Smith et al v. Toyota Motor Corporation et al

Filing 39

MEMORANDUM AND ORDER - IT IS HEREBY ORDERED that Plaintiffs' Motion to Compel [ECF No. 32] is GRANTED, in part, and DENIED, in part. Defendants shall produce the requested discovery outlined on page 6 for Toyota 4Runner models from January 1, 1990, through December 31, 2002, and Computer Aided Engineering work conducted by Toyota to study rollover resistance from January 1, 1990, to December 31, 2002. Plaintiffs' Motion in all other respects is DENIED. IT IS FURTHER ORDERED that Plaintiffs' request for costs and fees associated with its Motion to Compel is DENIED. IT IS FURTHER ORDERED that Defendants' request for a protective order, for an award of costs related to Plaintiffs Motion to Compel, and for cancellation of depositions [ECF No. 33] is DENIED. Signed by District Judge E. Richard Webber on April 21, 2017. (MCB)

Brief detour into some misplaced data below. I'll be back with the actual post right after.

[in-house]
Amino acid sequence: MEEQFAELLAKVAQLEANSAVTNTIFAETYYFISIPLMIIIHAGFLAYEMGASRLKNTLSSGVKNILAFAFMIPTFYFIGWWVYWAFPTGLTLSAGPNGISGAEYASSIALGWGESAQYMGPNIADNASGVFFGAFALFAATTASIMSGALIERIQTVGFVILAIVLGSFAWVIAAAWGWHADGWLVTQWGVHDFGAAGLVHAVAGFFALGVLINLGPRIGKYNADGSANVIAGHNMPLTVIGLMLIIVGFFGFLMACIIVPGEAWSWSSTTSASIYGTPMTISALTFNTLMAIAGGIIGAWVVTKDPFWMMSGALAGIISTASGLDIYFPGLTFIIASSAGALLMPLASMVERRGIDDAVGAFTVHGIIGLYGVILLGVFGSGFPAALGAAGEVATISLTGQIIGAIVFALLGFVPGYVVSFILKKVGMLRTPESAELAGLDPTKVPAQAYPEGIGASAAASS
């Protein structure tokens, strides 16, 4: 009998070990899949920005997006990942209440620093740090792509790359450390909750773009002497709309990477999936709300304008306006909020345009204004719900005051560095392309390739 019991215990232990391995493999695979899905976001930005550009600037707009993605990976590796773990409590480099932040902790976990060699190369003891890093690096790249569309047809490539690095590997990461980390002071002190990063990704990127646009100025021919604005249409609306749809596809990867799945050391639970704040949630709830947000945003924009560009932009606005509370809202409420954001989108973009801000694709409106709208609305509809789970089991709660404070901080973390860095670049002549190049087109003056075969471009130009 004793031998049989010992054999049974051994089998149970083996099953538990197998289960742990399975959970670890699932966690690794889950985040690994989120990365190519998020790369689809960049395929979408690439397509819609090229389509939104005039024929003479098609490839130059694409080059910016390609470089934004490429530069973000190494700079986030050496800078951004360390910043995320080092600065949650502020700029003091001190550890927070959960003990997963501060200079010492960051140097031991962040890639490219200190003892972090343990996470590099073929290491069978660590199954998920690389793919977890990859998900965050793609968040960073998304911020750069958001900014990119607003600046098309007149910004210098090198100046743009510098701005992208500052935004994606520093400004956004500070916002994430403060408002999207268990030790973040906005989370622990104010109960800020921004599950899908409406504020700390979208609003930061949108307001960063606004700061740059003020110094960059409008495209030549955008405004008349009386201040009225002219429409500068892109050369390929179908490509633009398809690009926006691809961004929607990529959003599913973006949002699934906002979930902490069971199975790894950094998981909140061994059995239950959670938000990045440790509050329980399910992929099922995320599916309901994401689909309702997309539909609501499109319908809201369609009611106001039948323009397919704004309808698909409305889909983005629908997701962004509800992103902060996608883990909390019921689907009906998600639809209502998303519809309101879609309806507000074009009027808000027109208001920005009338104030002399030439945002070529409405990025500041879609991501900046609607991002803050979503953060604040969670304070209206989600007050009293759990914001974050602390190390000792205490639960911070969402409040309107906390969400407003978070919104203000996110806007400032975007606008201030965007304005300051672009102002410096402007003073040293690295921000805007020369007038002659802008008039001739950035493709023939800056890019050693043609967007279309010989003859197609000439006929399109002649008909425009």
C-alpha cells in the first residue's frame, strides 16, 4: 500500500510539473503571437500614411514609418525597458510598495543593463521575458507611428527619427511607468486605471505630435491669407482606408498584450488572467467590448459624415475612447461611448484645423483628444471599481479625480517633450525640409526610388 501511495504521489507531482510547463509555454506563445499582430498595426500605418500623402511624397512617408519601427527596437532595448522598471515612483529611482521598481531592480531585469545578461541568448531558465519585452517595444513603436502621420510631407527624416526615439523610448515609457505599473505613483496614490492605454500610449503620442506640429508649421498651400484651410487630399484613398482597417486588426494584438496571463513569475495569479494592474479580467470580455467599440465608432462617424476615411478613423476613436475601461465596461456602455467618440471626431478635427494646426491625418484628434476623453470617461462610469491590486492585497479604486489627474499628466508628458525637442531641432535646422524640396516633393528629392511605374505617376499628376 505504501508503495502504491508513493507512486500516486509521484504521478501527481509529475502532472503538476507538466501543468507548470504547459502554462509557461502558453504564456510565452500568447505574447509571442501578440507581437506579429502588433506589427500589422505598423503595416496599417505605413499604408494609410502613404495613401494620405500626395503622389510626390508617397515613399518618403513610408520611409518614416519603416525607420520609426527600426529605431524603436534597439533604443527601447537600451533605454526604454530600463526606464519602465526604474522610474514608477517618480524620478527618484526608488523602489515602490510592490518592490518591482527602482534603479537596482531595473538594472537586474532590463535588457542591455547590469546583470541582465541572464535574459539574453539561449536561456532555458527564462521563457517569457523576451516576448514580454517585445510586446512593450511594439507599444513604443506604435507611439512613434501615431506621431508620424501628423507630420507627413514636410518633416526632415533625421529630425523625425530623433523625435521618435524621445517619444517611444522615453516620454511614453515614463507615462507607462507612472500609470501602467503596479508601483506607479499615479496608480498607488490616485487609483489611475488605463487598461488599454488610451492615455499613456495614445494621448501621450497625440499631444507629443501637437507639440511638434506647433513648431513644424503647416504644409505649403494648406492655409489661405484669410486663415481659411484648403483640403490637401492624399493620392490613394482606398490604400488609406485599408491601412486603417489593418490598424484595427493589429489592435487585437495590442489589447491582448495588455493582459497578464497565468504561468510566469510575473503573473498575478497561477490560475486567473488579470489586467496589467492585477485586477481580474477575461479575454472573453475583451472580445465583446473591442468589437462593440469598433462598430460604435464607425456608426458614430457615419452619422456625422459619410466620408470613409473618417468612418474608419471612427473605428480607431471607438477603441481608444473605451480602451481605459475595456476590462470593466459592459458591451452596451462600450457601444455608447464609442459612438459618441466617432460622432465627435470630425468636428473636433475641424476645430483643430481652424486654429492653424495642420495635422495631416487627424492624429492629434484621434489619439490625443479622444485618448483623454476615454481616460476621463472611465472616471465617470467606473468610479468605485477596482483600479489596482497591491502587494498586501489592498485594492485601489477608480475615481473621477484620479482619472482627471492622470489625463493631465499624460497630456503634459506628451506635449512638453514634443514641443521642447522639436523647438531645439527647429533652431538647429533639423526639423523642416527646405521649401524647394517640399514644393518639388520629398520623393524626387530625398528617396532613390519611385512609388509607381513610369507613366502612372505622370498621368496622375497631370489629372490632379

Download PDF